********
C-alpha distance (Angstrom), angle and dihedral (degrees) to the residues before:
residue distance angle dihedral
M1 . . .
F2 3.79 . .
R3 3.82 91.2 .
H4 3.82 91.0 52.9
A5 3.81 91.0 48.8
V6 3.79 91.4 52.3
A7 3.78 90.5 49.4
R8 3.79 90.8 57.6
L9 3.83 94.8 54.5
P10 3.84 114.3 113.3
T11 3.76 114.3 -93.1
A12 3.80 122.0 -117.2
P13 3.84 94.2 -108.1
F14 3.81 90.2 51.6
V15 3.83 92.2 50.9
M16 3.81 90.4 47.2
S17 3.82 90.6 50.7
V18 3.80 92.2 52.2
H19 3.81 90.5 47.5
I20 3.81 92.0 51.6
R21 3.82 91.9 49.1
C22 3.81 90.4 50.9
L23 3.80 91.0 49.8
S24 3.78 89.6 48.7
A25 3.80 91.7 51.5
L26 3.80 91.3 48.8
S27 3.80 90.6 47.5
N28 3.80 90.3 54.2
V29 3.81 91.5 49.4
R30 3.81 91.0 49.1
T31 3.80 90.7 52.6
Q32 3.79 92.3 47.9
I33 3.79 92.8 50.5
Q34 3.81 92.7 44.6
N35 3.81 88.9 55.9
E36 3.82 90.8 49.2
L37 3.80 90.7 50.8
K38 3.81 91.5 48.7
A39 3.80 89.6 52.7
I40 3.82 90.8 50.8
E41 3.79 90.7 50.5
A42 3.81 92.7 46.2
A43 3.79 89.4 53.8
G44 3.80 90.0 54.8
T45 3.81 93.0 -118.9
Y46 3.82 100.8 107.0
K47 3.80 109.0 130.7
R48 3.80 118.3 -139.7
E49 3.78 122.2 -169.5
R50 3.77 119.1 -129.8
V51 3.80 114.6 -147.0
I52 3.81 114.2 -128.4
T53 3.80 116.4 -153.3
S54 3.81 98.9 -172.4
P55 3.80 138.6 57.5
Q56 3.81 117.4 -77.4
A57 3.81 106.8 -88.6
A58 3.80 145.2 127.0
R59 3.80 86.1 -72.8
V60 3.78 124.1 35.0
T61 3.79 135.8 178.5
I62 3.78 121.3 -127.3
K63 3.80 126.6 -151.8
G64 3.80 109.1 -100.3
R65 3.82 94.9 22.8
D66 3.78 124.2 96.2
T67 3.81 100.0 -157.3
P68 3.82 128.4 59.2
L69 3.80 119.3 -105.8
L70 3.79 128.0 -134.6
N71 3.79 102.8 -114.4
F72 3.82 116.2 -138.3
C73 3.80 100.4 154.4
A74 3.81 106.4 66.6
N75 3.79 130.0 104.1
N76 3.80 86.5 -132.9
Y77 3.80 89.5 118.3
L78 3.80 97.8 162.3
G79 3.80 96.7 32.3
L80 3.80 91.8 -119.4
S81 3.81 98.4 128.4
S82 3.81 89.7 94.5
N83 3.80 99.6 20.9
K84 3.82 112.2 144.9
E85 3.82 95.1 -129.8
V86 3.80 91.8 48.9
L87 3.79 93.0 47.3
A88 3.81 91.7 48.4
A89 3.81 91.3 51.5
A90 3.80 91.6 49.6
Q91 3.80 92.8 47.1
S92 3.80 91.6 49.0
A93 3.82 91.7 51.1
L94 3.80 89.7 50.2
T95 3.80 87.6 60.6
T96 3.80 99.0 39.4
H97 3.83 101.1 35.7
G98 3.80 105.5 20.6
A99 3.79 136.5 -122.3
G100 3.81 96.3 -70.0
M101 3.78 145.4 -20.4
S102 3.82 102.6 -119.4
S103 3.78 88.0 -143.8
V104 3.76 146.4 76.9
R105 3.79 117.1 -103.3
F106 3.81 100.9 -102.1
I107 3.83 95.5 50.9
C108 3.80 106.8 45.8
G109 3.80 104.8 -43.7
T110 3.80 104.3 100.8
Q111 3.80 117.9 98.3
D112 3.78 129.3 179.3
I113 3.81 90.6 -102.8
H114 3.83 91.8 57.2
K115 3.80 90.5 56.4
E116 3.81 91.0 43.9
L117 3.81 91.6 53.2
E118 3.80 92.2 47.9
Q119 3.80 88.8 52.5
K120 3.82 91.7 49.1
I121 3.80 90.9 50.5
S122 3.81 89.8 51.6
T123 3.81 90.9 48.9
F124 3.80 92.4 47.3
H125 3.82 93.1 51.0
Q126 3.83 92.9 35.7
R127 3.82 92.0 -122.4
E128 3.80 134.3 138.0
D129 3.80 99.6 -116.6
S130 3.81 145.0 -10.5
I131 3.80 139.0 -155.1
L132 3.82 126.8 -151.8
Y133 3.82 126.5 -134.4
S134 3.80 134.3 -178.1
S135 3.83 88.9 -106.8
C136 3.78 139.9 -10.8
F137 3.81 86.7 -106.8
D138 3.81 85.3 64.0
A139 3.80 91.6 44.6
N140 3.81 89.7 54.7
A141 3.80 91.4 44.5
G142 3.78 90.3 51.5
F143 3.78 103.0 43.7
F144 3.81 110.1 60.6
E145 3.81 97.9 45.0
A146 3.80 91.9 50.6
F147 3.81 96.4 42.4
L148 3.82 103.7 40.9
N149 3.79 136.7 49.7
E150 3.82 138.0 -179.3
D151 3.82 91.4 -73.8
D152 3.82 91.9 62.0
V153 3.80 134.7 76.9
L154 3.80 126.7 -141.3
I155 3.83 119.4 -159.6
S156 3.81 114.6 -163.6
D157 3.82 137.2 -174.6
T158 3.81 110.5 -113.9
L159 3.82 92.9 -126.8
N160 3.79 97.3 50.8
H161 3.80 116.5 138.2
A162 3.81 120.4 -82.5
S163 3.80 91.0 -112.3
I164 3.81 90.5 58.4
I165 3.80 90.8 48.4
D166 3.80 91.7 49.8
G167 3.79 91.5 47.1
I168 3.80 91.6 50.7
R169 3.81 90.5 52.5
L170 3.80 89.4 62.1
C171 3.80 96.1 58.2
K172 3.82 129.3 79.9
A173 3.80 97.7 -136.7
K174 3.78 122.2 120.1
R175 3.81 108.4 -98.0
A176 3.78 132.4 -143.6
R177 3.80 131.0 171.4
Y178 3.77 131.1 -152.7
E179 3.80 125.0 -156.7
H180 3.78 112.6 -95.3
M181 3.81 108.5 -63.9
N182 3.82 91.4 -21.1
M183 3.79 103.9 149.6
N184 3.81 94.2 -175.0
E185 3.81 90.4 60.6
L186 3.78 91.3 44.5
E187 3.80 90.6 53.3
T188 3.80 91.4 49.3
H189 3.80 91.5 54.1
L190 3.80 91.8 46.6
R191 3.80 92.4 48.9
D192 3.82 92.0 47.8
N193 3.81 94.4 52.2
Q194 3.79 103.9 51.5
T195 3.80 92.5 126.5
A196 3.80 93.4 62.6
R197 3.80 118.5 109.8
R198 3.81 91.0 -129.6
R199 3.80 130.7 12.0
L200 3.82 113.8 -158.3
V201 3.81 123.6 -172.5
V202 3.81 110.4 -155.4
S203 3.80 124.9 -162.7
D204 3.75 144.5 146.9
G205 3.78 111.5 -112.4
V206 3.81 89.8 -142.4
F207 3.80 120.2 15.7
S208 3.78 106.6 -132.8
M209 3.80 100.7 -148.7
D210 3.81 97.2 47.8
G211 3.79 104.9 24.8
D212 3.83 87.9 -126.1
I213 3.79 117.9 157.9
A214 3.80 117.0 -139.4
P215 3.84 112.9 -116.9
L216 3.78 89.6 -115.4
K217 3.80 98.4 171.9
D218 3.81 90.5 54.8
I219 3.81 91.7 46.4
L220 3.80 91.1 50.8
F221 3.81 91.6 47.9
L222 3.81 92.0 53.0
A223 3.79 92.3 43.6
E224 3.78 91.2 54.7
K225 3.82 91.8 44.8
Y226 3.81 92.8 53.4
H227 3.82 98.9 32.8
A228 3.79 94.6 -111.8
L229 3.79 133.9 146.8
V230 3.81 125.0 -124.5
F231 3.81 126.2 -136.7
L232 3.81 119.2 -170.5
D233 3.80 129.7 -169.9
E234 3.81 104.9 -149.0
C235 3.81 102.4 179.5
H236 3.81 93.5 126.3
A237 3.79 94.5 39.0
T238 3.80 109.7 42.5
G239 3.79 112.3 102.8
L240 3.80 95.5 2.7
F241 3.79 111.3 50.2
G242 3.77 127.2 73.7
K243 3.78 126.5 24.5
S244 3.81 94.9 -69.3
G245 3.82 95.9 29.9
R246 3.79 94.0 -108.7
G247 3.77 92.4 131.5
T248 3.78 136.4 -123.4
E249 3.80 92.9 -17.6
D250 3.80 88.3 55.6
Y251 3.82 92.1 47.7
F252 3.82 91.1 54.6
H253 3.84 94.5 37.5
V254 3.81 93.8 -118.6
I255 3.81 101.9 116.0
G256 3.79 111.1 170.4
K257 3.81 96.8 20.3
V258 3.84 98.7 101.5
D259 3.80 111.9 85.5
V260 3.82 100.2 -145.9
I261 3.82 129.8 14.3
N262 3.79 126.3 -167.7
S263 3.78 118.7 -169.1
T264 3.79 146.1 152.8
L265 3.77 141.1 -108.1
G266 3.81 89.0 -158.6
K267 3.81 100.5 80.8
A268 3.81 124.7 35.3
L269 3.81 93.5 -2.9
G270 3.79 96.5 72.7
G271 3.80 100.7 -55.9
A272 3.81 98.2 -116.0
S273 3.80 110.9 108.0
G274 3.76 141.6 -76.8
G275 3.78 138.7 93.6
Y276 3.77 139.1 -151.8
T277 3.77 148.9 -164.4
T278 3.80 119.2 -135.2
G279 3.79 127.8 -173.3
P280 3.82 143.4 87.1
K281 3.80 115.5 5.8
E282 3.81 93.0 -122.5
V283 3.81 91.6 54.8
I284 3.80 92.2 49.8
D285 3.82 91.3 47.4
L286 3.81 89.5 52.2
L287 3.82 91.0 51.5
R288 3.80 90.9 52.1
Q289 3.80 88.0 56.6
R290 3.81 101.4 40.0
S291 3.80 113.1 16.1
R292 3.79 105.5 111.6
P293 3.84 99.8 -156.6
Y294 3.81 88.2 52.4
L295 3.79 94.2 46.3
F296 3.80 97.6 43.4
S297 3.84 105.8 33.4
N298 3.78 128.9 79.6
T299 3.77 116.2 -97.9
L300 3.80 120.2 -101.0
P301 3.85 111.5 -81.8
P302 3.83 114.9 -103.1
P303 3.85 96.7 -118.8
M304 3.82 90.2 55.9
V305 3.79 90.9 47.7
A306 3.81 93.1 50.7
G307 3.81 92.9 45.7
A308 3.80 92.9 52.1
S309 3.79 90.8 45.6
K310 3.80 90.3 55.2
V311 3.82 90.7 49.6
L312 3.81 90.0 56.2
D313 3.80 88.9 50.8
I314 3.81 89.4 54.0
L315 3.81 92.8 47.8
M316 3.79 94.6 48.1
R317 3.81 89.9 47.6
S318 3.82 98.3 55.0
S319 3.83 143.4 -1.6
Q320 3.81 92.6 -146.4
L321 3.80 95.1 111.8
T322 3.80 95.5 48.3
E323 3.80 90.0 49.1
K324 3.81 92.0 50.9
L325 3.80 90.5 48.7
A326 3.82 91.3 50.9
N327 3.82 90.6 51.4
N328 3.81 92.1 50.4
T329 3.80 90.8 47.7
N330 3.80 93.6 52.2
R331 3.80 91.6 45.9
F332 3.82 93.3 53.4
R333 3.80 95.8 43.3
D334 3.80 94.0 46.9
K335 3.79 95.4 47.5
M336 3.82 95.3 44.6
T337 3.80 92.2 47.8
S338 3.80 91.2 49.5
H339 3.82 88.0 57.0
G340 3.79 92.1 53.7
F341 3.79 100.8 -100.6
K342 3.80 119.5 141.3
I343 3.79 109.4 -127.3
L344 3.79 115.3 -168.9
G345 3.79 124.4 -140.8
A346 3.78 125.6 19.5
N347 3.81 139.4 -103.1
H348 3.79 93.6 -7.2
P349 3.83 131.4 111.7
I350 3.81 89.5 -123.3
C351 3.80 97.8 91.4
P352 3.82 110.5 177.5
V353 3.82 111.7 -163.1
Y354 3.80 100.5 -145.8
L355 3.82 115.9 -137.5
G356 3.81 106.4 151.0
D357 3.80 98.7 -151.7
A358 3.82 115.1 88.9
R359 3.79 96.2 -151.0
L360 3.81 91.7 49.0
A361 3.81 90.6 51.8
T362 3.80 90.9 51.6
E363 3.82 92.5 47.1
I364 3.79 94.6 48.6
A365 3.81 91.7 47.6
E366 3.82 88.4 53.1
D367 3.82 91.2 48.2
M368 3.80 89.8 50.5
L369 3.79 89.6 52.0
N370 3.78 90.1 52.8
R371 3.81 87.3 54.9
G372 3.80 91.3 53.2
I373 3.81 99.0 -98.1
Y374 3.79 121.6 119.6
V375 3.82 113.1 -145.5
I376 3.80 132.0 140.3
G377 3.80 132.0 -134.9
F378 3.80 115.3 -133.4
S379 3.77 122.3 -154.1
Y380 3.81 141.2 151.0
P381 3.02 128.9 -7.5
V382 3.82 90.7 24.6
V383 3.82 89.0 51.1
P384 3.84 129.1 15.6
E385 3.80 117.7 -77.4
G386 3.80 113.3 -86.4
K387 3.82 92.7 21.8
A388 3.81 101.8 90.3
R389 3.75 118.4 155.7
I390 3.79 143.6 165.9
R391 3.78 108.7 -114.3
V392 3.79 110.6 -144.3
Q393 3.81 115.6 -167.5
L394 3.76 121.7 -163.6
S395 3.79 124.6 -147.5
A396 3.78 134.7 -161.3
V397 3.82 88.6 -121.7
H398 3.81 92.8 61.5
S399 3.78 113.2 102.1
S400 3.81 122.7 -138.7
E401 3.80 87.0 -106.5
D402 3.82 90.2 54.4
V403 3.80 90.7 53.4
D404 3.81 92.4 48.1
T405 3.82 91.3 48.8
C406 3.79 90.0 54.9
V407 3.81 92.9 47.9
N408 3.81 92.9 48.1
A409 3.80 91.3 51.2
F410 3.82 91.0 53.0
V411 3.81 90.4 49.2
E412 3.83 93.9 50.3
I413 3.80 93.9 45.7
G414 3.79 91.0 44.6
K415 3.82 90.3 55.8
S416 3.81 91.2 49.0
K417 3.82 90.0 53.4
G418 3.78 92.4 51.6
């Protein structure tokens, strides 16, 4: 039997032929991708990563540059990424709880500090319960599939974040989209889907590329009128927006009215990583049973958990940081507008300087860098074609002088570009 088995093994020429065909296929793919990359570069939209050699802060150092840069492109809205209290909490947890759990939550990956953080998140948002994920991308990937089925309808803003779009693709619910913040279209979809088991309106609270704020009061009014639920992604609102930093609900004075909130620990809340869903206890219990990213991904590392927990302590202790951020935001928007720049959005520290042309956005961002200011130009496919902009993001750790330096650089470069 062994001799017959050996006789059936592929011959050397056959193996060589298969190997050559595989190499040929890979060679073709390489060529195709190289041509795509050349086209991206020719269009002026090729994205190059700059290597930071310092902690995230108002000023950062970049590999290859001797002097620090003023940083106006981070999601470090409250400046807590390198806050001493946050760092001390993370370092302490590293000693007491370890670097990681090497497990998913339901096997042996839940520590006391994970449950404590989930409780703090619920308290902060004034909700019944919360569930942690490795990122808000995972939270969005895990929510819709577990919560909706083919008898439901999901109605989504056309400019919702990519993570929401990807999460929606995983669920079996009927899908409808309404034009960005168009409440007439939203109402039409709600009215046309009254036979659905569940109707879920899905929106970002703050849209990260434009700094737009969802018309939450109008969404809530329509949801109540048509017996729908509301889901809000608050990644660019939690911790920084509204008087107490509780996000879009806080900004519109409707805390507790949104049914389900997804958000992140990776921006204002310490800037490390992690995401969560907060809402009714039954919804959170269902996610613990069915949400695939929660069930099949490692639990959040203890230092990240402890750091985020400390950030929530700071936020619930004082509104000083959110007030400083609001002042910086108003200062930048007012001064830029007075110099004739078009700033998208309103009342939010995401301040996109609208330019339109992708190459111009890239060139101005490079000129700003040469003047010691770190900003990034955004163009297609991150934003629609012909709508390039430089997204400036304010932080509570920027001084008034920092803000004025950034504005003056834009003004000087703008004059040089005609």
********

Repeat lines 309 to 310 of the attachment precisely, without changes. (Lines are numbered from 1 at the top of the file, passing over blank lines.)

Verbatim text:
G307 3.81 92.9 45.7
A308 3.80 92.9 52.1